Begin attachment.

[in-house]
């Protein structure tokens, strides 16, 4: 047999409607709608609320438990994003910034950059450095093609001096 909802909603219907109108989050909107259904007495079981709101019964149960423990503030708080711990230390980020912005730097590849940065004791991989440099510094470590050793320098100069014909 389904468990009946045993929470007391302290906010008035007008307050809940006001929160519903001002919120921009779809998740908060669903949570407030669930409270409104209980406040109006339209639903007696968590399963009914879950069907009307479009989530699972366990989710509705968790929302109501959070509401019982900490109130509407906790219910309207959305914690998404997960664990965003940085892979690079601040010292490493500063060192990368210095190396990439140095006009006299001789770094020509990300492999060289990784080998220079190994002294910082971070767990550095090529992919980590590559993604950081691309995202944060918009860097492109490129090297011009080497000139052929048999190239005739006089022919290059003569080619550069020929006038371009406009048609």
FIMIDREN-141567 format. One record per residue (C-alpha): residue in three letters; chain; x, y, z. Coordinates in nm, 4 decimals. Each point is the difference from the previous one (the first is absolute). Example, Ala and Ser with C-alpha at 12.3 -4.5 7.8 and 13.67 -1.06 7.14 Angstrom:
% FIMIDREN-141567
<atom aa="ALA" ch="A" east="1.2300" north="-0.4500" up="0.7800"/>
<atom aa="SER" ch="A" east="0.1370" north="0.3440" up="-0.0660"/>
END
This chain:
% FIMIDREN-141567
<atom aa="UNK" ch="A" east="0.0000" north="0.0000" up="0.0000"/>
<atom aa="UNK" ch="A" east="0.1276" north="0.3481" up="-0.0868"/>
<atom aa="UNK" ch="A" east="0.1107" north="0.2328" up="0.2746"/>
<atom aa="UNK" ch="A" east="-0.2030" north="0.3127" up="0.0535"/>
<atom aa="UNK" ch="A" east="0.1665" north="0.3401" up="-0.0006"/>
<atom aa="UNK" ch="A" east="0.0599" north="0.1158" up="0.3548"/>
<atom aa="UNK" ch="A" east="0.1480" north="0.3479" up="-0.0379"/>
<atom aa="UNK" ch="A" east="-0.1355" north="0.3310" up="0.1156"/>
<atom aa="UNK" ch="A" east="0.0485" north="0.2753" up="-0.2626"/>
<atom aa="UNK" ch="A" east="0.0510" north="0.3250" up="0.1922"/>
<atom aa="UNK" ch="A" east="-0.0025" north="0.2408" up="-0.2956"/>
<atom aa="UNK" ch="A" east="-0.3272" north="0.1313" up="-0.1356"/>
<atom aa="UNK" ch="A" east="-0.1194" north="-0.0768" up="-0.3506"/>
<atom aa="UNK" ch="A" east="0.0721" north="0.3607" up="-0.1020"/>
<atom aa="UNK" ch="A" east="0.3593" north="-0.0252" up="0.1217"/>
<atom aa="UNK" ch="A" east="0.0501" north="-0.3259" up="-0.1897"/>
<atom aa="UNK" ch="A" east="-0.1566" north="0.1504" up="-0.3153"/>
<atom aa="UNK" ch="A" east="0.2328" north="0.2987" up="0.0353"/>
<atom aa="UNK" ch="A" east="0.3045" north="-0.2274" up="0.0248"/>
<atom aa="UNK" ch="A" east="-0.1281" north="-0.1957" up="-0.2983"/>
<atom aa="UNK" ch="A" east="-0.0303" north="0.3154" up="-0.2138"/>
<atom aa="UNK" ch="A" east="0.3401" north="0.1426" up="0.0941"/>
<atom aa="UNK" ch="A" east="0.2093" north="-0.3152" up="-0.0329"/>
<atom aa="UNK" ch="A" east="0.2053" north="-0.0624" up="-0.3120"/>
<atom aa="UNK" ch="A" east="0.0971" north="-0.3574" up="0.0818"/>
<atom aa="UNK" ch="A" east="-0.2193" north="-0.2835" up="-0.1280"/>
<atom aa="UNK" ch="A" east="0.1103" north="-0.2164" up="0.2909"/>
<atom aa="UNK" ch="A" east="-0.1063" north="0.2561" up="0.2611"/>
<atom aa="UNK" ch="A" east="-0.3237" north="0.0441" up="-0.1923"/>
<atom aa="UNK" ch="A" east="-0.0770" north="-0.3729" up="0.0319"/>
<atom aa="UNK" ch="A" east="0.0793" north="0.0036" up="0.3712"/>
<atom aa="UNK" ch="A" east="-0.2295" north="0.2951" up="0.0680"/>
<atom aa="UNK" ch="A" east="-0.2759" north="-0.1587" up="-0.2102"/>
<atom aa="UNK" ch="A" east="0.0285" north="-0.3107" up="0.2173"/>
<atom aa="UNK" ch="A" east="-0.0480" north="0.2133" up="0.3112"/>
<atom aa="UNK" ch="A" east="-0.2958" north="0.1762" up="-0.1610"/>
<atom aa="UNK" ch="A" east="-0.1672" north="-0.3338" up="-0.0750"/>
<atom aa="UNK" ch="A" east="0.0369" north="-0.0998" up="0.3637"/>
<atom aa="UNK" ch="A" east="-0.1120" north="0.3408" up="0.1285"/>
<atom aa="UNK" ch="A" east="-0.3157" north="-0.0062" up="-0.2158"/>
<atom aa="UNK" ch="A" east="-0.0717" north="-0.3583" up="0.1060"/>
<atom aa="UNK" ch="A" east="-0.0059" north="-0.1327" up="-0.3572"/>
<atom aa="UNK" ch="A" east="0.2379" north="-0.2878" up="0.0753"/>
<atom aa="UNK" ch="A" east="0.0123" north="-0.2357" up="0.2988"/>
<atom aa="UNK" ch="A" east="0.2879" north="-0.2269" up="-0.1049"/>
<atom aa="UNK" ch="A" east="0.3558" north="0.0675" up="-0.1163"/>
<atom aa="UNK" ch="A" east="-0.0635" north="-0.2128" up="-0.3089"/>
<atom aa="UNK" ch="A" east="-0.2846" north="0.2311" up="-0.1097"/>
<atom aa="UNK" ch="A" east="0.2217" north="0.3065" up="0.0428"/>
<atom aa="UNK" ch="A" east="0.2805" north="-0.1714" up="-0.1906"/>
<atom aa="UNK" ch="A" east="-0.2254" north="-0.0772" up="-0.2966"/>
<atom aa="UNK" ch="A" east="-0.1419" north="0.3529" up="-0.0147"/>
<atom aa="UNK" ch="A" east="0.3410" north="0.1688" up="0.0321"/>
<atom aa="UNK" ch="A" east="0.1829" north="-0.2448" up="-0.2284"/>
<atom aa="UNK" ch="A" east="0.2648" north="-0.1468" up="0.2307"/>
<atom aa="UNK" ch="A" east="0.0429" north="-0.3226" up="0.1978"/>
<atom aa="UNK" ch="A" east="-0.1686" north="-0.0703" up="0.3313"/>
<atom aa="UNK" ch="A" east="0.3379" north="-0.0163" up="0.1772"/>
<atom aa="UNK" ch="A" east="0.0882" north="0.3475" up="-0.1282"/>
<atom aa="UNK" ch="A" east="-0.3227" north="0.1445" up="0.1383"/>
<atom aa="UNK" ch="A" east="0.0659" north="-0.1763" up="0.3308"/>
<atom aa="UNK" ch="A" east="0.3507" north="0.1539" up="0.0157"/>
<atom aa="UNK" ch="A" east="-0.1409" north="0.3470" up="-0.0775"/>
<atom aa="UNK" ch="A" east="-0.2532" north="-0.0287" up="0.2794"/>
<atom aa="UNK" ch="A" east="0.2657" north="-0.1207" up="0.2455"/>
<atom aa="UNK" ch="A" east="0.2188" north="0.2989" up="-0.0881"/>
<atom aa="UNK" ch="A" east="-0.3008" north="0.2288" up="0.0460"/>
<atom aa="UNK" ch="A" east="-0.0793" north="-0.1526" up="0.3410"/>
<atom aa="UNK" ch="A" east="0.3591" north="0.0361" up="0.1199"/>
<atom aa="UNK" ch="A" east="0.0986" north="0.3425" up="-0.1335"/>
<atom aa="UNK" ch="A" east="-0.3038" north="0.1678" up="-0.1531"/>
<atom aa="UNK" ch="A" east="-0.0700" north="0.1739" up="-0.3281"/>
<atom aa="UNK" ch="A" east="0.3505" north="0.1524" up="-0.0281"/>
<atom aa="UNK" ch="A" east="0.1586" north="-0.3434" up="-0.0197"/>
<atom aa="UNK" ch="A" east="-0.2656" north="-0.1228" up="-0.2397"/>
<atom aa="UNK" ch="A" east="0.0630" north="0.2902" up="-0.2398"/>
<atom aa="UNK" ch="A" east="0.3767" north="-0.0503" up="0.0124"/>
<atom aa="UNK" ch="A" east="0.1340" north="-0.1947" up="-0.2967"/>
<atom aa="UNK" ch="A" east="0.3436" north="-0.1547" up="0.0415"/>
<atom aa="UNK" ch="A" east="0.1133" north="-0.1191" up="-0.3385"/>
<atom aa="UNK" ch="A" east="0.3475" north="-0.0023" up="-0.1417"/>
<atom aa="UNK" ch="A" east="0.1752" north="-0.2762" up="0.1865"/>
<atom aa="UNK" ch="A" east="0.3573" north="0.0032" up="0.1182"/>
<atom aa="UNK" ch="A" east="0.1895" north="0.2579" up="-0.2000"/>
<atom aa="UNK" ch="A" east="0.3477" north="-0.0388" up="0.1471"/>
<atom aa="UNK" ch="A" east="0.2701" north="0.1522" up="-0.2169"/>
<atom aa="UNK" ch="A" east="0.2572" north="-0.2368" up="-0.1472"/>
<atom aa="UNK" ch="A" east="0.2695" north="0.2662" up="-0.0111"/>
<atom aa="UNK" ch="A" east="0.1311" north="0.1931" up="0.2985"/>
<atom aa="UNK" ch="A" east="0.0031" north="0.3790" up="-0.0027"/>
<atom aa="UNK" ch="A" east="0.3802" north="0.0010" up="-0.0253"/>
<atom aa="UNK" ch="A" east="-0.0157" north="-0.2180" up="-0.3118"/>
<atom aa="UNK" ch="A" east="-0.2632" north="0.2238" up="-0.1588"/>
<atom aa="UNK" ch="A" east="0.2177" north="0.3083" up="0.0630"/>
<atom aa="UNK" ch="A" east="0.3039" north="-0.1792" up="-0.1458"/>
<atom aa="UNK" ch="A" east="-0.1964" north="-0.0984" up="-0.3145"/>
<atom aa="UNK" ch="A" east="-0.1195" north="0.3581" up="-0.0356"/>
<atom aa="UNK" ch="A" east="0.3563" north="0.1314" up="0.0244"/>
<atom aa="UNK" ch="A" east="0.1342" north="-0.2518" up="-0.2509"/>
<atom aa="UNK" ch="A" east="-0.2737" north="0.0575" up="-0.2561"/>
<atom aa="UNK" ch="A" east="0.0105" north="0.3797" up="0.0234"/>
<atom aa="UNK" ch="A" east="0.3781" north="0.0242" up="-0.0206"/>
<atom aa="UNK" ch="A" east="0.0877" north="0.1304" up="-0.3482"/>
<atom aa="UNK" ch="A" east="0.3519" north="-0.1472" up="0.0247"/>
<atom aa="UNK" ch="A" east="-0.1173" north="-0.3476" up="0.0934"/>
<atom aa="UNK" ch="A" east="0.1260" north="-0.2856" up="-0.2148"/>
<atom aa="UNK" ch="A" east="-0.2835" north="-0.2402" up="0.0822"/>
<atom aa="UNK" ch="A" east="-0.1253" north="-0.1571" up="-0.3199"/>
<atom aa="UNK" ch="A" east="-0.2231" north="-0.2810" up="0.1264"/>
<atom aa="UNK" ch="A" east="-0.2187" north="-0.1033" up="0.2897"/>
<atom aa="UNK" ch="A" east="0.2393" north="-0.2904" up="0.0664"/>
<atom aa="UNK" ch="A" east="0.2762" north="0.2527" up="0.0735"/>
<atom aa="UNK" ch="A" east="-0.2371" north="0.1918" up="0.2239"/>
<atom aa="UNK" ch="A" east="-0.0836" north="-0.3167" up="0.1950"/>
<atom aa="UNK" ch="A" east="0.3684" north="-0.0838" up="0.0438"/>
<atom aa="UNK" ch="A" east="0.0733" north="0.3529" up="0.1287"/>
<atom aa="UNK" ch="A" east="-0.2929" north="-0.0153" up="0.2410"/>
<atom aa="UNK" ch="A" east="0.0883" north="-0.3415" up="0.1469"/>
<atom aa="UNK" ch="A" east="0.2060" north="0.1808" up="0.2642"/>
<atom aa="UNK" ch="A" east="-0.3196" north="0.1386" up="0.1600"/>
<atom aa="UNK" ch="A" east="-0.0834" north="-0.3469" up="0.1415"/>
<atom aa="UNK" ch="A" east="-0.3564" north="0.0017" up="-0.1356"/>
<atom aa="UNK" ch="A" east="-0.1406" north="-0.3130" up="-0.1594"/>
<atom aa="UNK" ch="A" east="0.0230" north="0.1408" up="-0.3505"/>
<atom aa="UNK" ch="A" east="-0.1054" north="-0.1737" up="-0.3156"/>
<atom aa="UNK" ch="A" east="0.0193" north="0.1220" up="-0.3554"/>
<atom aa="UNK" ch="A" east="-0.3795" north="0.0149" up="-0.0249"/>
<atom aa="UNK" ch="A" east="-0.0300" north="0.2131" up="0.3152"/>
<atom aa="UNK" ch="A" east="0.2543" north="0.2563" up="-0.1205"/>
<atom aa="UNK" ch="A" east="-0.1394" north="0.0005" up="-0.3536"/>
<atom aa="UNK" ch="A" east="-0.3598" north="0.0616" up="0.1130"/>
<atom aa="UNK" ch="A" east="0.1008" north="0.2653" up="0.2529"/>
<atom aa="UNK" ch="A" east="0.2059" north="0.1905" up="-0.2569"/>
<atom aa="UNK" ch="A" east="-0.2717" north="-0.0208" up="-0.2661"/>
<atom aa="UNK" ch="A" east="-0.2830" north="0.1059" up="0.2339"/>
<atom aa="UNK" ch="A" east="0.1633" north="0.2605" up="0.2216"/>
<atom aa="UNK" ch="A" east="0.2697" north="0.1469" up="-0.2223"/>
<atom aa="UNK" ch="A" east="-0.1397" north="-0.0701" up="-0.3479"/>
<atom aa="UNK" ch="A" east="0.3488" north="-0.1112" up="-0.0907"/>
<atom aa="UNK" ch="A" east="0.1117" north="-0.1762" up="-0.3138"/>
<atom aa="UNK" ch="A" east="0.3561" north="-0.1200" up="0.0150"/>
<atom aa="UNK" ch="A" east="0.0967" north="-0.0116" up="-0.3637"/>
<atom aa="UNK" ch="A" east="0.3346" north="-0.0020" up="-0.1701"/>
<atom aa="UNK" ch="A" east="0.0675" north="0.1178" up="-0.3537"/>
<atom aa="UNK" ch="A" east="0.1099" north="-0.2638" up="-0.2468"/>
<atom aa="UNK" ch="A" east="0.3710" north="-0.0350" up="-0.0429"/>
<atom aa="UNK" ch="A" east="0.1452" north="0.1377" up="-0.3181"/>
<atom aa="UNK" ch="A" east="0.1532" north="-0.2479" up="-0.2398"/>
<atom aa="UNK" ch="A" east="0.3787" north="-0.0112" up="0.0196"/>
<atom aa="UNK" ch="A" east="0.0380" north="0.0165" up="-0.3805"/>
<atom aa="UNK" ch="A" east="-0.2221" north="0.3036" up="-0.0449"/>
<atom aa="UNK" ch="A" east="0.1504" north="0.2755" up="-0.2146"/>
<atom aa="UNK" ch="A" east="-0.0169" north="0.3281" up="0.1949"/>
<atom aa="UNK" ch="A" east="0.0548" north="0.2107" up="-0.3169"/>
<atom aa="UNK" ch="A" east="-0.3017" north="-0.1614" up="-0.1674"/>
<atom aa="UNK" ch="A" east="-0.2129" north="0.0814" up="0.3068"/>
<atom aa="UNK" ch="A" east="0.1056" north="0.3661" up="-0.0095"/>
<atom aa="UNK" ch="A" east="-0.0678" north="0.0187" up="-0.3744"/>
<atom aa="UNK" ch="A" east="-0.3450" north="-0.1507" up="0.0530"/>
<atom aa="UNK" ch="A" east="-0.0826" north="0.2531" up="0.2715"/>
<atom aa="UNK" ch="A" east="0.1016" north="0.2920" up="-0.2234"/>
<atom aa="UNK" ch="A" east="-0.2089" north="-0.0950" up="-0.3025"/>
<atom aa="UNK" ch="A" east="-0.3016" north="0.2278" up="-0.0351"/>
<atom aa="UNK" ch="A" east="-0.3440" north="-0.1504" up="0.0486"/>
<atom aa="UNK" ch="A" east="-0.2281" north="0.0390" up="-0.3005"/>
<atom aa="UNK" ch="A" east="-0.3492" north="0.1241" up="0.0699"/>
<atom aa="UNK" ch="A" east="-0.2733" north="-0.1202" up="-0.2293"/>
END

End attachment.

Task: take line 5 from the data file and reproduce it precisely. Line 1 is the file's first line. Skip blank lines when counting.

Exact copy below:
<atom aa="ALA" ch="A" east="1.2300" north="-0.4500" up="0.7800"/>